Dr. Bob Continues to Make Gorgeous Art Out of “Junk”

09:15 July 10, 2018

Sitting on a work table in Dr. Bob’s open studio and sweating in the summer heat with minimal relief from the handful of fans blowing around us, I’m struck by the down-to-earth vibrancy of this place.

Located in the heart of the Bywater, a sign in the shop serves as a reminder that “The Bywater is the Ninth Ward,” an easy fact to forget as gentrification overtakes the area. And that’s what Dr. Bob is—a reminder of the past, a dying breed of New Orleanian who remembers when his neighborhood had few businesses and too many shootings.

Some 23 years since the 1995 Jazz Fest in which he carved a totem pole and began “taking art seriously,” Dr. Bob continues to find ways to keep himself and his fans engaged.

Recent projects include a series of painted folding chairs that pay tribute to New Orleans culture and history, such as one titled “It Ain’t Dere No More,” dedicated to past businesses. He’s also been restoring clocks, such as a 1947 clock he stumbled across in Bay St. Louis; he restored the original motor, added neon, and inscribed it with his classic command. “Neon’s the trick; it attracts people. I never would have drank my first beer if it wasn’t for a neon beer sign in a tavern window,” said Dr. Bob.

Often, Dr. Bob is referred to as a folk artist, but he describes himself as a junk artist. He said, “Everything in here is recycled; everything in here I picked up out of the garbage,” such as wheelbarrows leftover from rebuilding houses after Katrina, a 150-year-old piece of tin taken from the ceiling of a blues club in Memphis, or Dr. Nut signs left over after the factory closed. “That’s why my art’s so good. Cause I’m painting on the real deal.”  

Dr. Bob’s approach to art is as accessible as his materials. “You don’t have to sit there and be fussy; take what you got and make art out of anything.”

“The theme [of my art] would be New Orleans, of course, my city. To be honest with you, I just tried my best not to play into fleur-de-lis-ing, f***ing cafe au lait-ing, beignet-ing, all that bulls***. I stuck to alligators.”

This statement gets at what I believe people find appealing about Dr. Bob’s art: its authenticity, its lack of overthinking, and its willingness to just be what it is—such as the simple message to “Be nice or leave,” which Dr. Bob picked up “in a juke joint in St. Joe, Louisiana, [called] Working Man’s Paradise that had all kinds of rules on the wall, hanging from the ceiling. That was pretty much a cardinal rule throughout the South in juke houses and roadhouses and honkey tonk bars.”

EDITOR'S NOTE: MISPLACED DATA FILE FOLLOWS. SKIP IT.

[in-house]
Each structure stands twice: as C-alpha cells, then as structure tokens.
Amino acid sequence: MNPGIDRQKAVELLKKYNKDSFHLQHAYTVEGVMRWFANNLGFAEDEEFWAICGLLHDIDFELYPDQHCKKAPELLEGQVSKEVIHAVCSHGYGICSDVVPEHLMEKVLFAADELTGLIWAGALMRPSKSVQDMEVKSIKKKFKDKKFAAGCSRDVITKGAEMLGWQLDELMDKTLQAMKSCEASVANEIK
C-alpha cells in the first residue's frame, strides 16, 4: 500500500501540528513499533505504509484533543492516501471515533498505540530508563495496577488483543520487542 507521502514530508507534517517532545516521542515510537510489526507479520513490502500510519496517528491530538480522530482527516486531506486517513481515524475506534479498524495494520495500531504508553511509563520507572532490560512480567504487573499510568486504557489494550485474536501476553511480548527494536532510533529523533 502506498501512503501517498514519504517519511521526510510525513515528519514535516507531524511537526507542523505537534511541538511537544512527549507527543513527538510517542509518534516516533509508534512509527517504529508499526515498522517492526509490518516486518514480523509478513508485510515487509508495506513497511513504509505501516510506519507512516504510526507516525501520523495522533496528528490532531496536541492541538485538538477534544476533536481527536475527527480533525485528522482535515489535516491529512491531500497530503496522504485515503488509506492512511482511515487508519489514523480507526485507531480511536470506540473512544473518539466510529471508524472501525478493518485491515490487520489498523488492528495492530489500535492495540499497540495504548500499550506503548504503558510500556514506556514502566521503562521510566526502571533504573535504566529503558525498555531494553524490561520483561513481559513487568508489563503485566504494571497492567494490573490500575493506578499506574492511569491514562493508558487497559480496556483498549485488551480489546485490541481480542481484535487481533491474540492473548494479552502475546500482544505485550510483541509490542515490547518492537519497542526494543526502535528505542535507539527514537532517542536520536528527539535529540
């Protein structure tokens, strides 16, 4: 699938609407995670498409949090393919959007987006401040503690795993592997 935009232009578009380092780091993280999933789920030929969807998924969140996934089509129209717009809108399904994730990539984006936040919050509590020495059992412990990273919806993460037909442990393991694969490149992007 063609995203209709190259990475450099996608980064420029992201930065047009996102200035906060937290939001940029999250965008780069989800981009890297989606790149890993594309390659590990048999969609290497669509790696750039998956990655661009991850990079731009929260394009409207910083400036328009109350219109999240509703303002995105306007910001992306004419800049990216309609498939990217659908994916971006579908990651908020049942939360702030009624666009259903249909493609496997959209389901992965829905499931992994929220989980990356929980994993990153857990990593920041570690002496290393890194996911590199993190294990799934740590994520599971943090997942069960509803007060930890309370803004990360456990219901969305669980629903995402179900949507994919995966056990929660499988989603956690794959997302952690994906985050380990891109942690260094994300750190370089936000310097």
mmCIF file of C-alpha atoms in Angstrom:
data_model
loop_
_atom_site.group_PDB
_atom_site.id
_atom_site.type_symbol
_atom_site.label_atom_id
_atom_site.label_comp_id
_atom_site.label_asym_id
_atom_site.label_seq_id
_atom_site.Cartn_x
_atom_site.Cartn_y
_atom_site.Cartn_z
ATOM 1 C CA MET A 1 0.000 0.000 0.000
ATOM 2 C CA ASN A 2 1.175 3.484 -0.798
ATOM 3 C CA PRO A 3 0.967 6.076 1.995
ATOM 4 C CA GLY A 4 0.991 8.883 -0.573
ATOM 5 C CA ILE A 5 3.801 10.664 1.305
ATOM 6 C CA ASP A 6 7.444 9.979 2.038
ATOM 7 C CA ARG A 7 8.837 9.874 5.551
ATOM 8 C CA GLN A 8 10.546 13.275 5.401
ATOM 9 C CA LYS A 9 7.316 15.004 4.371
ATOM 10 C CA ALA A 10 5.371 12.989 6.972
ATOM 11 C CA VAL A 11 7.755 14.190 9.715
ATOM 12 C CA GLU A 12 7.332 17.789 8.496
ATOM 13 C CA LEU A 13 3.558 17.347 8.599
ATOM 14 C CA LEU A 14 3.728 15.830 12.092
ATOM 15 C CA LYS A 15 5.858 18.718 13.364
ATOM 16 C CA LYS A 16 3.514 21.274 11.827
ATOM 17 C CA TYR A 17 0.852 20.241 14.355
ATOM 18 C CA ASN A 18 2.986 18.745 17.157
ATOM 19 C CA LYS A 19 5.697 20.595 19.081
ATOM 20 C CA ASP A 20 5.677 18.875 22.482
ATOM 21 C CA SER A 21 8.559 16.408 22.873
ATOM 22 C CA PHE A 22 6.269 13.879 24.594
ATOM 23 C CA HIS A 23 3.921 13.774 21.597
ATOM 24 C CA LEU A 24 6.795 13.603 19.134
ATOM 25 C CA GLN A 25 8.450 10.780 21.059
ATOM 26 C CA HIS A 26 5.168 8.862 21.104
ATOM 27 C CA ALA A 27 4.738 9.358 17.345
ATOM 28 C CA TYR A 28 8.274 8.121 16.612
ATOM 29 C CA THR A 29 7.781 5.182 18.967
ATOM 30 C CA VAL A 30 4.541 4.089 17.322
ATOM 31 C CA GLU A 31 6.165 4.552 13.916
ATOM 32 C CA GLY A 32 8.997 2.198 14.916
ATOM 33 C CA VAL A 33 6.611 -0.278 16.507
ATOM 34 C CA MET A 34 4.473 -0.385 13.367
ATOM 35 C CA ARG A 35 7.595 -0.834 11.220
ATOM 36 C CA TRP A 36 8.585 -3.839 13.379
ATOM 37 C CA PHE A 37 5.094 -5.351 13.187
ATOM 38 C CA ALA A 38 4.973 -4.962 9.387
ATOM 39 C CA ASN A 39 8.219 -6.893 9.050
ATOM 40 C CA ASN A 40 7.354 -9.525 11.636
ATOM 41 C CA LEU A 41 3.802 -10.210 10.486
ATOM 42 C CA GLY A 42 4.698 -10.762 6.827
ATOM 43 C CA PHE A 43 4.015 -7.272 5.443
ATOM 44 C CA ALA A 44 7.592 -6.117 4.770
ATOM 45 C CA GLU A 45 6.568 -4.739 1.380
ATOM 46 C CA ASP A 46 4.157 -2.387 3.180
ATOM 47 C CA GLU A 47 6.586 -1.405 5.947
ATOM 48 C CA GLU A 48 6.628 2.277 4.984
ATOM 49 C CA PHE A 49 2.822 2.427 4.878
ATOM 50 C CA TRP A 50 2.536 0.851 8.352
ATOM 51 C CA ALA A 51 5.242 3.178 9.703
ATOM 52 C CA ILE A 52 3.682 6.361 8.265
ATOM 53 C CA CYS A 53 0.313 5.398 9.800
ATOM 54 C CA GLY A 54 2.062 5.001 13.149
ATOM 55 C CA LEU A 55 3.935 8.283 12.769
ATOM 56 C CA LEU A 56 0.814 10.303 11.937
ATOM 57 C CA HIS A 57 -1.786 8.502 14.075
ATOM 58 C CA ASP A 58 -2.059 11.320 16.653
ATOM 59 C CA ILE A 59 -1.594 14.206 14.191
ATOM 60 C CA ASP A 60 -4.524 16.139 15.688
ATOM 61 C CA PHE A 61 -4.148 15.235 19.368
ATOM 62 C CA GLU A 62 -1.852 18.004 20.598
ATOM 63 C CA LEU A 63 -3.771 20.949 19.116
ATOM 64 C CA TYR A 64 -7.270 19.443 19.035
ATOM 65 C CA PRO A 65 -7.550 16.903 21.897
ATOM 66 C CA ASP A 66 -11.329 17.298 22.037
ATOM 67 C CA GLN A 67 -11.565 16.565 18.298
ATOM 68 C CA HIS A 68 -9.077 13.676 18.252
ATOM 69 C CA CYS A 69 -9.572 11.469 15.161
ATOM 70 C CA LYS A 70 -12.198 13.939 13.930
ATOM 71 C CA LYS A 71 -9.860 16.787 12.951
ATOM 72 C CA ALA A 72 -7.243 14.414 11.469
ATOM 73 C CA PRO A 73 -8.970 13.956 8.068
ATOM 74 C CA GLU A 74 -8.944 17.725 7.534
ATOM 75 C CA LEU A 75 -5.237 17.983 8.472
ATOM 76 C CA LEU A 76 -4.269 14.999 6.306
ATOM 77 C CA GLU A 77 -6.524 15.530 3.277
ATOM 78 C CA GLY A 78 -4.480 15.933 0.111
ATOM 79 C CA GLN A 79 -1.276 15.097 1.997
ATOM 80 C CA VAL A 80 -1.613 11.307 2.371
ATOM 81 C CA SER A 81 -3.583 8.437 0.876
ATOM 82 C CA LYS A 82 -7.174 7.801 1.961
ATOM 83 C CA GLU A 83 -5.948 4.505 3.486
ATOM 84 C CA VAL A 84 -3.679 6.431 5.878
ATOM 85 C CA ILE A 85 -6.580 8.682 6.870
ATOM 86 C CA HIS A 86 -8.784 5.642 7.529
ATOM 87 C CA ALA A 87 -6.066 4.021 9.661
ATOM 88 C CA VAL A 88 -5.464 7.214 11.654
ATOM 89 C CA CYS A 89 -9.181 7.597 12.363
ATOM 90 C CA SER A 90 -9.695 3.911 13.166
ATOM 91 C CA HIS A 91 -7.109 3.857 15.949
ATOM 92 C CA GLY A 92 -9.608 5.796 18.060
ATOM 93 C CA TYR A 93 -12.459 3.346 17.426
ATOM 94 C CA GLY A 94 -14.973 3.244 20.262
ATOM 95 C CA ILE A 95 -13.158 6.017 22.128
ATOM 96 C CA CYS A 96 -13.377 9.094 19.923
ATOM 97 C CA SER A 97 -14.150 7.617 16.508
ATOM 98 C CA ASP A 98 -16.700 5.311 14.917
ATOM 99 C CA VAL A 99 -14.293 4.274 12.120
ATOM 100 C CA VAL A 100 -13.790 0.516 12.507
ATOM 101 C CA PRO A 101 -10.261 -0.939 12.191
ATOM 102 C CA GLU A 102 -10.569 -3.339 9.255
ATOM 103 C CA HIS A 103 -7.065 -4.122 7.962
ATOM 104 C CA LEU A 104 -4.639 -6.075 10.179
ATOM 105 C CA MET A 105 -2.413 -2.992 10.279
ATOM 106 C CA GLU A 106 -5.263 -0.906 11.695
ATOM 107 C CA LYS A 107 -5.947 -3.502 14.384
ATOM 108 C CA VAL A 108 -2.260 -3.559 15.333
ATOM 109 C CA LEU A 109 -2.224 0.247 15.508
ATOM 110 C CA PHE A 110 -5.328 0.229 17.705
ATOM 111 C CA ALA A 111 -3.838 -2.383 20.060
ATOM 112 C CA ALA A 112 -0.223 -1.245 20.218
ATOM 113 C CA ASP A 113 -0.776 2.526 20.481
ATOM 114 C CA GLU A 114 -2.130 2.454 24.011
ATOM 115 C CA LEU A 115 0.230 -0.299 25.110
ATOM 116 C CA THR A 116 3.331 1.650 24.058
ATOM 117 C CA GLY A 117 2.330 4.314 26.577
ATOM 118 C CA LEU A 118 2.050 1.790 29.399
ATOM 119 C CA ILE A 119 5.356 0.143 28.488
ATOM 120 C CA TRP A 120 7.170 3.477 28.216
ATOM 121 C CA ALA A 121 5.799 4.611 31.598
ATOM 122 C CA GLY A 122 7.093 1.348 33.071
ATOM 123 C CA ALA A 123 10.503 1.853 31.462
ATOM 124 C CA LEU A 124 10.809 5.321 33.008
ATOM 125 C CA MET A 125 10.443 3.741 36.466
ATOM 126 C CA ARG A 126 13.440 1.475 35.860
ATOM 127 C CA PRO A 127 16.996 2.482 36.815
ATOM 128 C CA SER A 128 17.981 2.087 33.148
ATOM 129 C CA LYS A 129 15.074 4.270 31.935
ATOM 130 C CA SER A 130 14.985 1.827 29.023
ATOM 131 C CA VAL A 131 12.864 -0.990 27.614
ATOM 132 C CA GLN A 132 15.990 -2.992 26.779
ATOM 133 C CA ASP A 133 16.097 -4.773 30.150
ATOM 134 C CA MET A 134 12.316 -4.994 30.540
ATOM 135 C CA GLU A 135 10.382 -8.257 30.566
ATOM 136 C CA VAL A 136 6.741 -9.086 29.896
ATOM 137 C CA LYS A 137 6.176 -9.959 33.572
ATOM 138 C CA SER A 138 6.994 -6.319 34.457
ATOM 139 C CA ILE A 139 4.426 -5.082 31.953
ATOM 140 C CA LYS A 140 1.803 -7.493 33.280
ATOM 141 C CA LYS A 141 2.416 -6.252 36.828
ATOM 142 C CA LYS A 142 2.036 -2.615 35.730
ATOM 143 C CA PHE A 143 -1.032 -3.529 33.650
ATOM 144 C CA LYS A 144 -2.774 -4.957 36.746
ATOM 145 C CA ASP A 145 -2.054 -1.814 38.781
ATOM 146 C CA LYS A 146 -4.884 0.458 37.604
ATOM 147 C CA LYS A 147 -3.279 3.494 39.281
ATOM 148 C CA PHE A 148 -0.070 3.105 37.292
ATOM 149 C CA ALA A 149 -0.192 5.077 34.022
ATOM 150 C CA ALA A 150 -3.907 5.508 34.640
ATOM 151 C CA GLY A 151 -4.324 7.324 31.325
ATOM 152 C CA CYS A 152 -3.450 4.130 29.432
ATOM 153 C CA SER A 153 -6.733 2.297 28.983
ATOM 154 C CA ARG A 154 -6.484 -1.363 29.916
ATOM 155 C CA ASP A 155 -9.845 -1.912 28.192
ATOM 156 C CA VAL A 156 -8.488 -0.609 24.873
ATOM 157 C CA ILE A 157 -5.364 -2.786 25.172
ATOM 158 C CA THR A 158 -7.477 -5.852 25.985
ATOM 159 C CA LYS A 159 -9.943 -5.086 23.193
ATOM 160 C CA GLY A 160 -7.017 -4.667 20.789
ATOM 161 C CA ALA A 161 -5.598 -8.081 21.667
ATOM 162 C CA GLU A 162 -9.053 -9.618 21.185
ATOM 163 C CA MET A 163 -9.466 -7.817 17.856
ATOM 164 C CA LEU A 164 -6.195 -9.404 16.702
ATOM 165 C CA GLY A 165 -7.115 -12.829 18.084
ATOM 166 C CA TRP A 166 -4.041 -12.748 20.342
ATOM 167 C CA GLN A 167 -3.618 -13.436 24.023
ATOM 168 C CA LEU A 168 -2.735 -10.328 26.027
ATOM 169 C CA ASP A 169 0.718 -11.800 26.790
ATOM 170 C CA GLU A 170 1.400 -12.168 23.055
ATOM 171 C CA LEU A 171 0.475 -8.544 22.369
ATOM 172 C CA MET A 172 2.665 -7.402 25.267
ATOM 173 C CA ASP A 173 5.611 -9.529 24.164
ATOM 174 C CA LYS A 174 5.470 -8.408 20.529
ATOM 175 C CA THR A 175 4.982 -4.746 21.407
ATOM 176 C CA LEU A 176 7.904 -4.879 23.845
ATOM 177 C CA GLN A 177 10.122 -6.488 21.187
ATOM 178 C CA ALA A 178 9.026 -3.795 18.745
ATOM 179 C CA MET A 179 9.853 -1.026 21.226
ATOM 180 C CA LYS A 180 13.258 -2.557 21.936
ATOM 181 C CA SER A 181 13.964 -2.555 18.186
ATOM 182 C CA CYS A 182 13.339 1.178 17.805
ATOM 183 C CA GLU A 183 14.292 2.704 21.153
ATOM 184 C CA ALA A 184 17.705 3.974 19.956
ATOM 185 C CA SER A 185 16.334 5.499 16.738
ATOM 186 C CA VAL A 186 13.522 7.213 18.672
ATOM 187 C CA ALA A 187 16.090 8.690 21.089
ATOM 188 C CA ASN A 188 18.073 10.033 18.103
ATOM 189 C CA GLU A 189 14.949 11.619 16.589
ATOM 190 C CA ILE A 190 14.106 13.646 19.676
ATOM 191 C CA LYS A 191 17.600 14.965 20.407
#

According to Dr. Bob, the magic of his art is closely tied to the materials he chooses to work with and on. “My stuff's got juice; it’s electrified. My juice got a story behind it, like the bottle cap gator—I didn’t go to Michael’s and buy a f***ing canvas and paint that. [It's] the real s***.”

He’s especially inspired by the book Confederacy of Dunces, which is set in New Orleans and focuses on Ignatius J. Reilly, a highly eccentric and opinionated character who abhors modern culture. (Can you sense a brotherhood between Dr. Bob and such a character?) His pieces constructed on Dr. Nut signs pay homage to the drink heavily consumed by the protagonist throughout the novel. “When this is in the Smithsonian with my other s***, [people will say,] ‘Wow, man, this guy painted on signs.’ And not just any sign. I’m telling a story about Ignatius J. Riley.”

“If you read the story, you start feeling the vibration.” Dr. Bob revisits this influence of such vibrations on his creative process throughout our time together, including his studio as part of it.

“History was made right here on this piece of property,” he said about the space that has been his studio for over 20 years, referencing not only the presence of Jean Lafitte, but also the 1892 World Heavyweight Championship and a tunnel used to smuggle alcohol during Prohibition. “Considering the lineage of who was on this property . . . I was destined to come here.”

Although Dr. Bob stopped smoking and drinking over 10 years ago and is nearing 70, his fierce, rebellious, tell-it-like-it-is spirit seems as strong as ever. But as he reflected on working with apprentices, I got a glimpse of his softer side, one that’s easily overshadowed by his crude language and cocky attitude. “When they start working here, they’re thinking, ‘This guy’s crazier than a motherf***er. But he makes me laugh.’ And then they learn,” he explains, adding in a matter-of-fact tone, “You gotta give back.”

So if and when will he call it quits? “When I can’t afford the rent anymore,” he stated frankly and flatly. Even for a successful artist like himself, that might come sooner than later in an area like the Bywater.

When that’ll be exactly, who knows. But as far as Dr. Bob is concerned, he’ll keep doing what he’s been doing till then: “Take what you got, mix it up, and make gumbo.”

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